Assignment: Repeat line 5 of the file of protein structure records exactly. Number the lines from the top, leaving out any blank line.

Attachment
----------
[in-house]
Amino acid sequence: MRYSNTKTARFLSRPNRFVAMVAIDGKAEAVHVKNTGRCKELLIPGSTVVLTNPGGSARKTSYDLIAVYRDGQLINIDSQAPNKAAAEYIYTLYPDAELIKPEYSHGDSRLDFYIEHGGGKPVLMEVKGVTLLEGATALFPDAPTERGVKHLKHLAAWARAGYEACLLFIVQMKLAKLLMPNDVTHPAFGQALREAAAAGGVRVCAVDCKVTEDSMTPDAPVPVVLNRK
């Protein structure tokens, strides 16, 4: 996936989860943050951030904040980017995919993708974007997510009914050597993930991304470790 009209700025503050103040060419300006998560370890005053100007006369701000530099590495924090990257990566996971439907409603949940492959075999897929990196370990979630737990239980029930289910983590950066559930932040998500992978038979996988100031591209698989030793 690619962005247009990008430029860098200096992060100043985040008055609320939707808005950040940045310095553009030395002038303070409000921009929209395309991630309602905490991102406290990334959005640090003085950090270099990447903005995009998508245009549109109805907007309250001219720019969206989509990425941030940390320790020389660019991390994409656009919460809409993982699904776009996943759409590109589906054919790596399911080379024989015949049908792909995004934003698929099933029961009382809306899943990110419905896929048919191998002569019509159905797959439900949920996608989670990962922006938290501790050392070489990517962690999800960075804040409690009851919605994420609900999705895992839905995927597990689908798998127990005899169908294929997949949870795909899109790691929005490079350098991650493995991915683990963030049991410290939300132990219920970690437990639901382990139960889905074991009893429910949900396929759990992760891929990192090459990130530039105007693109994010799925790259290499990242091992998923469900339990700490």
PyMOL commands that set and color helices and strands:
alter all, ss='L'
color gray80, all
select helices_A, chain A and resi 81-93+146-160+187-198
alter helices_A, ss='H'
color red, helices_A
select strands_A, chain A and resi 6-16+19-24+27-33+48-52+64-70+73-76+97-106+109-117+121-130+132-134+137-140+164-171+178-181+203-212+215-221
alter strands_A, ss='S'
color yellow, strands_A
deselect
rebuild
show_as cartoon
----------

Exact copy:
alter all, ss='L'